Applied Statistics

Archives for January, 2010

More on the estimation of war deaths

Following up on our recent discussion (see also here) about estimates of war deaths, Megan Price pointed me to this report, where she, Anita Gohdes, Megan Price, and Patrick Ball write: Several media organizations including Reuters, Foreign Policy and New Scientist covered the January 21 release of the 2009 Human Security Report (HSR) entitled, “The…

What can search predict?

You’ve all heard about how you can predict all sorts of things, from movie grosses to flu trends, using search results. I earlier blogged about the research of Yahoo’s Sharad Goel, Jake Hofman, Sebastien Lahaie, David Pennock, and Duncan Watts in this area. Since then, they’ve written a research article. Here’s a picture: And here’s…

First the scientific story, then the journalist, then my thoughts.

Alan Turing is said to have invented a game that combines chess and middle-distance running. It goes like this: You make your move, then you run around the house, and the other player has to make his or her move before you return to your seat. I’ve never played the game but it sounds like…

Stephen Dubner reports on an observational study of bike helmet laws, a study by Christopher. Carpenter and Mark Stehr that compares bicycling and accident rates among children among states that did and did not have helmet laws. In reading the data analysis, I’m reminded of the many discussions Bob Erikson and I have had about…

I posted a note the other day about the difference between internal and external coherence of political ideology. The basic idea is that, a particular person or small group can have an ideology (supporting positions A, B, C, and D, for example) that is perfectly internally coherent–that is, all these positions make sense given the…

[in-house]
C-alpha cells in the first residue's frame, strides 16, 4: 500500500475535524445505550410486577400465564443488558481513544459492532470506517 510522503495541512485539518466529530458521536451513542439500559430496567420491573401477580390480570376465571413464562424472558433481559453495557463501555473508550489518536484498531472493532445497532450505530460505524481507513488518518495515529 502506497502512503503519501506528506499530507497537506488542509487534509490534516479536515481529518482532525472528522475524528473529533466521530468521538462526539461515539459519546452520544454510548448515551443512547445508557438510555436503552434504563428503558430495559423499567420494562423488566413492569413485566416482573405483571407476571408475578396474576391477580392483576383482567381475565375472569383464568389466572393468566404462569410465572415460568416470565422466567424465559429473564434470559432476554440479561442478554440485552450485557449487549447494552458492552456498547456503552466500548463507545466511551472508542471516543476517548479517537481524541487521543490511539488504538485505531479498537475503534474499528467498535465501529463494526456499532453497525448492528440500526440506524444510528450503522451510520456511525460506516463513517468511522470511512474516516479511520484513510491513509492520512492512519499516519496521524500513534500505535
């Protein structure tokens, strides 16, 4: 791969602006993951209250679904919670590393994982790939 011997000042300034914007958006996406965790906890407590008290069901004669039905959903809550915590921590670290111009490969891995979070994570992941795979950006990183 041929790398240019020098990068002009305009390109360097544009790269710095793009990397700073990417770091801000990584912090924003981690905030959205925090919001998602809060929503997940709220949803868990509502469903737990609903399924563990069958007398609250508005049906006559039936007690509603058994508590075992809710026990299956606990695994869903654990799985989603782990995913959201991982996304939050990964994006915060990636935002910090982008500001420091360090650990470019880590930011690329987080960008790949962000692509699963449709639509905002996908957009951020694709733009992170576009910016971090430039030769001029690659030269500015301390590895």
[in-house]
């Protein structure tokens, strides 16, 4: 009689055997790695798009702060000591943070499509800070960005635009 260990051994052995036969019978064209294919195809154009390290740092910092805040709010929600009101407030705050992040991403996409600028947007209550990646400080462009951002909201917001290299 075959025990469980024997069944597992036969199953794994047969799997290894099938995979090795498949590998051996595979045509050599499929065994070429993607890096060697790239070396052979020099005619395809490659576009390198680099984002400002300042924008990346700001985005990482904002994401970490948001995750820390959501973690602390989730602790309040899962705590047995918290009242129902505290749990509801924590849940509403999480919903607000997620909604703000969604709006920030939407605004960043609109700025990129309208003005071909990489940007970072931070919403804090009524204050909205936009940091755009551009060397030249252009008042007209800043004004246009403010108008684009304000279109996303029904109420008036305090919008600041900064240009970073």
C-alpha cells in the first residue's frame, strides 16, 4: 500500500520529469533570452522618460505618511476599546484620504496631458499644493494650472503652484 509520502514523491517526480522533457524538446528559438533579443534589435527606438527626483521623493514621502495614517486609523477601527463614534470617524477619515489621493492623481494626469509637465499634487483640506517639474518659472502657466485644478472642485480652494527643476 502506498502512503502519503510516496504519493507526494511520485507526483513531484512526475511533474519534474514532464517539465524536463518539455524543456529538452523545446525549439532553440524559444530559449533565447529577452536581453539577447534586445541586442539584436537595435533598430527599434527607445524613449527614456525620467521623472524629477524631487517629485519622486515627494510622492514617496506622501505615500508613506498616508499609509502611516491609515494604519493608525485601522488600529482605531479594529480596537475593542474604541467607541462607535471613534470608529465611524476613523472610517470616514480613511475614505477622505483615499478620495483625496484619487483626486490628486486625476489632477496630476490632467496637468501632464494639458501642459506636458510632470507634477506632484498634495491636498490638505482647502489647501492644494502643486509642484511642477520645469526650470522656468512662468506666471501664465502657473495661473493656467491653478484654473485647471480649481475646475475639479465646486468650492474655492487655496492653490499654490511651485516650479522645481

One of the most fascinating things about political ideology is the following juxtaposition: 1. An ideology typically makes complete sense to the person holding the ideology–that is, it is internally coherent. 2. Different people have all sorts of different ideologies; thus, there is external incoherence. To put it another way, one person might strongly believe…

Happiness in Latin America

Interesting. The numbers should be rounded to the nearest percent–in a survey, you’ll never get the precision to say anything like “45.2%”–but otherwise it’s a clean display. Follow the link above for context and further discussion.

Too clever by, hmmm, about 5% a year

Coblogger John Sides quotes a probability calculation by Eric Lawrence that, while reasonable on a mathematical level, illustrates a sort of road-to-error-is-paved-with-good-intentions sort of attitude that bothers me, and that I see a lot of in statistics and quantitative social science. I’ll repeat Lawrence’s note and then explain what bothers me. Here’s Lawrence: In today’s…

One thing I learned in econ class in 11th grade was that government policy should be counter-cyclical (spending more in recessions and cutting back in boom times), but that there’s a lot of pressure to be pro-cyclical, which will tend to exacerbate business cycles. (Except I suppose they didn’t say “exacerbate” in 11th grade.) At…